Streaming data into BigQuery requires the following access levels.
The following limits apply for streaming data into BigQuery.
- Maximum row size: 1 MB
- HTTP request size limit: 10 MB
- Maximum rows per second: 100,000 rows per second, per table.
1,000,000 rows per second, per project. Exceeding either amount will cause
quota_exceedederrors. If your project requires a higher limit, contact support.
- Maximum rows per request: There is no hard limit, but we recommend a maximum of 500 rows. Batching can increase performance and throughput to a point, but at the cost of per-request latency. Too few rows per request and the overhead of each request can make ingestion inefficient. Too many rows per request and the throughput may drop. We recommend using about 500 rows per request, but experimentation with representative data (schema and data sizes) will help you determine the ideal batch size.
- Maximum bytes per second: 100 MB per second, per table. Exceeding this amount will cause
Streamed data is available for real-time analysis within a few seconds of the first streaming insertion into a table.
Data can take up to 90 minutes to become available for copy and export
operations. To see whether data is available for copy and export, check the
tables.get response for a section named
streamingBuffer. If that section
is absent, your data should be available for copy or export.
To help ensure data consistency, you can supply
insertId for each inserted
row. BigQuery remembers this ID for at least one minute. If you try to stream
the same set of rows within that time period and the
insertId property is
set, BigQuery uses the
insertId property to de-duplicate your data on a
best effort basis.
You might have to retry an insert because there's no way to determine the state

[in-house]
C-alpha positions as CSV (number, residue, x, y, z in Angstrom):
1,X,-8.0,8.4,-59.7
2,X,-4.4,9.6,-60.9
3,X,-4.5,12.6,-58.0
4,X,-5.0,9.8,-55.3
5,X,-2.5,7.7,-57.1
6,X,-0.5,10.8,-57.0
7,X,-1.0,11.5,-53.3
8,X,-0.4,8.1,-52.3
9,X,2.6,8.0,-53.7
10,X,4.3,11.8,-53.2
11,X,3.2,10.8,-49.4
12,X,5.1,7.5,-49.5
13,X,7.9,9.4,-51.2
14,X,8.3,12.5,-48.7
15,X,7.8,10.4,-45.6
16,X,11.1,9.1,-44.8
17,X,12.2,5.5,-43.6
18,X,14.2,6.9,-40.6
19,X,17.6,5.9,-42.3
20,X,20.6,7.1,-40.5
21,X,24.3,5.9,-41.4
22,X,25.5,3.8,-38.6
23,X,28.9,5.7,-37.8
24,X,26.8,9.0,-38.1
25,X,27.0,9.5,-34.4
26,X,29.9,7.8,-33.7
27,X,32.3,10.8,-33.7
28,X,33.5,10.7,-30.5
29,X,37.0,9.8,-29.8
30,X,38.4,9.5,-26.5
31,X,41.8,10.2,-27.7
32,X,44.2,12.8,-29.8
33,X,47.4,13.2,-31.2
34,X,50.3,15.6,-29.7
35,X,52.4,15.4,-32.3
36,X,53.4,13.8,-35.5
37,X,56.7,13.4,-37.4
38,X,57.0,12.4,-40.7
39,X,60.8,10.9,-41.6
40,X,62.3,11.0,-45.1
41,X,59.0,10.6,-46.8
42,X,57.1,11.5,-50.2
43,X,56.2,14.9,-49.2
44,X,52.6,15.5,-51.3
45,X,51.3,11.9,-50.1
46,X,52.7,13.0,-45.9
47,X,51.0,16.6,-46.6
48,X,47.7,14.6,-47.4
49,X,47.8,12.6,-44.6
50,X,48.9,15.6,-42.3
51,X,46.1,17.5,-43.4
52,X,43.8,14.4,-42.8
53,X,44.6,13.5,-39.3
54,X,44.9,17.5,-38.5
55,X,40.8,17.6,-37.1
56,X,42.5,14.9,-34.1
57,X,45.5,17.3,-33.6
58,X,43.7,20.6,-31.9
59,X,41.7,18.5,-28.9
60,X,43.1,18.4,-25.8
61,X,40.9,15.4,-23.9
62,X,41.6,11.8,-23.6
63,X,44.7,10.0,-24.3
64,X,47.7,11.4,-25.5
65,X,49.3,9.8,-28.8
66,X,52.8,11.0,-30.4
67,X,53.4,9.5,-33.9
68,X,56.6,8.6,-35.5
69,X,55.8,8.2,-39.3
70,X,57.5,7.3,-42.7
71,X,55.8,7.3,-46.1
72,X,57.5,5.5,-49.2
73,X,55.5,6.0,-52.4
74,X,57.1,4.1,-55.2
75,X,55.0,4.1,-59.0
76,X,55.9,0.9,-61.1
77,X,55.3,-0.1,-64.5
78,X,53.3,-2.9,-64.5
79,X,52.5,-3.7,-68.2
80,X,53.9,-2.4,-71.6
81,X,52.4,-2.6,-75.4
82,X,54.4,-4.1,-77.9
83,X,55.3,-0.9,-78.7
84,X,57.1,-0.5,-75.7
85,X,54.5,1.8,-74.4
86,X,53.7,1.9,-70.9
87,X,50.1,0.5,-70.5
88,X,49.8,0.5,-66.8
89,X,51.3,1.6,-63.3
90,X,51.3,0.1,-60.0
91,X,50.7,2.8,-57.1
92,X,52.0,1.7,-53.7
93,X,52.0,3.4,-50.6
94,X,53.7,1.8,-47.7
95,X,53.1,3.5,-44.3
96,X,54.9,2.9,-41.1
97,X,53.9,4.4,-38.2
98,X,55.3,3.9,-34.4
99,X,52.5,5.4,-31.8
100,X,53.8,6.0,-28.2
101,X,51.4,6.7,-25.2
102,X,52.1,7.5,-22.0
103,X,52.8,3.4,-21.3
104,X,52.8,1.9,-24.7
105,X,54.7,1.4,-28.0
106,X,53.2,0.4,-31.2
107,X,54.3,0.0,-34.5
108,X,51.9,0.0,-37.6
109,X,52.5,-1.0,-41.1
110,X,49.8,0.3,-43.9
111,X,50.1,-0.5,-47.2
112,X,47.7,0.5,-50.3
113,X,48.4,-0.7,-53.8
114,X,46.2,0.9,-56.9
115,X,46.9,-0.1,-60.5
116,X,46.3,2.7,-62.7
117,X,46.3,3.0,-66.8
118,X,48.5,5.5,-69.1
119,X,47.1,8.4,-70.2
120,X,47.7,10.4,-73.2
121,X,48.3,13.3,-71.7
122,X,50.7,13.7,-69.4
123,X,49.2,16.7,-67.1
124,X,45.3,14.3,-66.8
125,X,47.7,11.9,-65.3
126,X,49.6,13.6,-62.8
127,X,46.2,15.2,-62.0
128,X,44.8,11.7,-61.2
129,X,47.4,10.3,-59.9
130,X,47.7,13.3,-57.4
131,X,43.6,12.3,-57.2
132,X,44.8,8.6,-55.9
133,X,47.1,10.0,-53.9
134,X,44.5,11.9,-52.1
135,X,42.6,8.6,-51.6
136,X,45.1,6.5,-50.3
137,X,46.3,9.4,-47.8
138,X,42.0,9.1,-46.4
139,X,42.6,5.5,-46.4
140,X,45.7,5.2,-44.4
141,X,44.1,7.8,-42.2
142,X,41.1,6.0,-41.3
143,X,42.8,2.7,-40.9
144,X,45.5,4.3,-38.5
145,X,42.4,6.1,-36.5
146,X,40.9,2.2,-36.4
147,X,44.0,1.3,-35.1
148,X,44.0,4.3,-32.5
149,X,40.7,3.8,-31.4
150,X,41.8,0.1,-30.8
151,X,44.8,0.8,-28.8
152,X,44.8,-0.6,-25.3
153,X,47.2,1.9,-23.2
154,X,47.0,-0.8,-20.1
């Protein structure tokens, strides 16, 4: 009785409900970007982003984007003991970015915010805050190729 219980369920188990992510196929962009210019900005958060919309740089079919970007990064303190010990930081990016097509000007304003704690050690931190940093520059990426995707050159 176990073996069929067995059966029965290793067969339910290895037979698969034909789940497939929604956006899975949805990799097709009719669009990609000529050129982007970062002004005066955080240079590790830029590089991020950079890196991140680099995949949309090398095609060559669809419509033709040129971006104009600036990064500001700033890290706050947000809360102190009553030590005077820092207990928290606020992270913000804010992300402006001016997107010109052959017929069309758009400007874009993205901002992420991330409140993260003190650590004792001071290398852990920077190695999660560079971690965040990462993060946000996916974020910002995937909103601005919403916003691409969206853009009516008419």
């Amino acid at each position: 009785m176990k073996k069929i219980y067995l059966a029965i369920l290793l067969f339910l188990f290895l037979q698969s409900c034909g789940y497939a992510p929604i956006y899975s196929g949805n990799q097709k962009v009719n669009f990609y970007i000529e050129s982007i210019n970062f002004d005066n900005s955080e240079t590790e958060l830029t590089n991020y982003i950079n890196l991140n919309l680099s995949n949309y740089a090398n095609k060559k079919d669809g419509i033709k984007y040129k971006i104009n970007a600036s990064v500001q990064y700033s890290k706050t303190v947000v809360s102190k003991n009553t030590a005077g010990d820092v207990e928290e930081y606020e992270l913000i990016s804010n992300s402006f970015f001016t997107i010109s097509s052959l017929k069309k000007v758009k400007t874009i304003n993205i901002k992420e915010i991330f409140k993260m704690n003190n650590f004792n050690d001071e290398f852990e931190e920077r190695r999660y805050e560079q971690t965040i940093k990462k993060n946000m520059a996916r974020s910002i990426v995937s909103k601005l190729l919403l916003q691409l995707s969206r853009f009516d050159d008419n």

of a streaming insert under certain error conditions, such as network errors
between your system and BigQuery or internal errors within BigQuery. If you
retry an insert, use the same
insertID for the same set of rows so that
BigQuery can attempt to de-duplicate your data. For more information, see
troubleshooting streaming inserts.
In the rare instance of a Google datacenter losing connectivity unexpectedly, automatic deduplication may not be possible.
Streaming data across data locations
You can stream data to datasets in both the US and EU. Data can flow through
machines outside the dataset's location while BigQuery processes the
request. If you are streaming data from a location outside of the
dataset's location, you might experience incresased latency and error rates.
Automatic table creation using template tables
A common usage pattern for streaming data into BigQuery is to split a logical table into many smaller tables, either for creating smaller sets of data (e.g., by date or by user ID) or for scalability (e.g., streaming more than the current limit of 100,000 rows per second). To split a table into many smaller tables without adding complex client-side code, use the BigQuery template tables feature to let BigQuery create the tables for you.
To use a template table via the BigQuery API, add a
insertAll request. For the bq command line tool, add the
template_suffix flag to your
insert command. If BigQuery detects a
templateSuffix parameter or the
template_suffix flag, it treats the targeted
table as a base template, and creates a new table that shares the same
schema as the targeted table and has a name that includes the specified suffix:
<targeted_table_name> + <templateSuffix>